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Died November 11

Rapper Big Bank Hank was a pioneer of his genre. As a member of the Sugarhill Gang, he made hip-hop history, as the band was the first to hit the charts with a hip-hop single. That single was "Rapper's Delight," and today' it's an old-school classic. The group's other popular songs include "Apache" and "8th Wonder." We remember Big Bank Hank's life today as well as the lives of other notable people who died this day in history.

Click to discover notable people who were born this day in history including author Kurt Vonnegut.

2016: Robert Vaughn, U.S. actor known for his role on television's "The Man From U.N.C.L.E.," dies at 83.

It was Vaughn's role as Napoleon Solo on the TV spy drama "The Man From U.N.C.L.E." that cemented his fame. Running for four seasons, from 1964 to 1968, the show was instantly popular and spawned numerous spy genre copycat shows. Read more

 

 

 

2016: Victor Bailey. U.S. musician who was the bassist for the jazz fusion band Weather Report from 1982 - 1986, dies at 56.

2015: Phil TaylorBritish drummer who was the drummer for the band Motorhead during their classic lineup, dies at 61.

2015: Nathaniel Marston, U.S. actor who starred on the soap opera "One Life To Live," dies from injuries sustained in an auto accident at 40.

2014: Carol Ann Susi, U.S. actress known best as the voice of Mrs. Wolowicz on "The Big Bang Theory," dies of cancer at 62.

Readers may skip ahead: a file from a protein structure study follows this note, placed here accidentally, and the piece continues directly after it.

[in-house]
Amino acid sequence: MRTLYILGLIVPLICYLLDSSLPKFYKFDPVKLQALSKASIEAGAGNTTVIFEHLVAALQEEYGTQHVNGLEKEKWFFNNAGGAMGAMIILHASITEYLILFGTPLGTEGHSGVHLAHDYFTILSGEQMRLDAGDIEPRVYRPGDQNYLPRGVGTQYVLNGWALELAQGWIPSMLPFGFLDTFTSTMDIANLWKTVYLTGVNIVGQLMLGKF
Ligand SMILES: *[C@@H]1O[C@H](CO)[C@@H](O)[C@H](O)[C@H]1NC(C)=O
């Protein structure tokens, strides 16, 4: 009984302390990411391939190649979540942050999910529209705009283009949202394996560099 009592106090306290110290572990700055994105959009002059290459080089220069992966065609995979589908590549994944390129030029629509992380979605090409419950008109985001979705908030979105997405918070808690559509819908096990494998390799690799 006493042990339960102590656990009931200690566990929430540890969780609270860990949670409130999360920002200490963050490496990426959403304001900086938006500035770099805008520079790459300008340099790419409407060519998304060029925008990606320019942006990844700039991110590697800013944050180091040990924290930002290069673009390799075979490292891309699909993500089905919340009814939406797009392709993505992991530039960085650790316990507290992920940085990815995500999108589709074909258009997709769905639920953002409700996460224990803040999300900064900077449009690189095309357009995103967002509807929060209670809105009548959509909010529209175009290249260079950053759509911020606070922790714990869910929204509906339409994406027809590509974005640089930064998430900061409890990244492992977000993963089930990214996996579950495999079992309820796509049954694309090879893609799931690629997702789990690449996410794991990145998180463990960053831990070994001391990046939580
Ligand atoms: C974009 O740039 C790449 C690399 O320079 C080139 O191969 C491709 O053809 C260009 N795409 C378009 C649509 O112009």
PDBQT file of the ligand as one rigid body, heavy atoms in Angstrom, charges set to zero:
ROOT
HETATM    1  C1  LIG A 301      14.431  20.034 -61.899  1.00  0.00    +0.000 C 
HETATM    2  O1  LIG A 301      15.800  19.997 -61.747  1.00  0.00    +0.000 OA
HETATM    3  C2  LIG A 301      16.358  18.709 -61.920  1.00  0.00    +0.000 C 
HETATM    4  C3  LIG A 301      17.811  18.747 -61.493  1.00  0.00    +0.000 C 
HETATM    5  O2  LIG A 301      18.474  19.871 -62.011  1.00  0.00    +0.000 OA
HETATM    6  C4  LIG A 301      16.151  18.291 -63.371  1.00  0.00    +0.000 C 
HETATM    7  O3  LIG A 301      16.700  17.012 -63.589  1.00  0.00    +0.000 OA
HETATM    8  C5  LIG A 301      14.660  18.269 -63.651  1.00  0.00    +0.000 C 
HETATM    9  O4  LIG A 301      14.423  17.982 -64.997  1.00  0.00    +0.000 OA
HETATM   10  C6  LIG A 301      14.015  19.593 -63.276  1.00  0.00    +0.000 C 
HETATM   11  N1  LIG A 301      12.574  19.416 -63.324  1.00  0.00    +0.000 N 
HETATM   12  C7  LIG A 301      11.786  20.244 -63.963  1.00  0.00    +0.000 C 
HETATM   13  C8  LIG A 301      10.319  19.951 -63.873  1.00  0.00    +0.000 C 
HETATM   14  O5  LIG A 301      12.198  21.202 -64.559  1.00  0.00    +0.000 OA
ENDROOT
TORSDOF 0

The veteran character actress has made numerous guest appearances on TV shows since the 1970s. On "The Big Bang Theory," she wasn't seen on camera as the mother of Simon Helberg's character, Howard, but her character's loud voice with a Brooklyn accent was instantly recognizable. Read more

 

 

 

2014: Big Bank Hank, born Henry Lee Jackson, U.S. rapper who was a member of the Sugarhill Gang and had a hit with "Rapper's Delight," dies of cancer at 58.

As part of the seminal hip-hop trio the Sugarhill Gang, Hank helped to introduce mainstream audiences to hip-hop with his performance on their 1979 single "Rapper's Delight." The song was instantly successful, earning both gold and platinum records and proving that the new genre could be commercially viable. In the decades since the Sugarhill Gang brought rap to the airwaves, the art form has changed and evolved, but the pure joy of their music still has an undeniable charm. Read more

 

 

2013: George Reinholt, U.S. actor known best for his role as Steve Frame on "Another World," dies of cancer at 73.

2013: Shirley Mitchell, U.S. actress who appeared on "I Love Lucy" and "The Life of Riley," dies at 94.

2010: Baby Marie Osborne, U.S. actress and the first major child star of American silent films, dies at 99.

Director Henry King launched Osborne to stardom in 1916 with "Little Mary Sunshine," a film written for her. "Little Mary Sunshine" was the first in a series of Baby Marie Osborne films that captivated audiences worldwide and led to Baby Marie dolls and paper dolls. Read more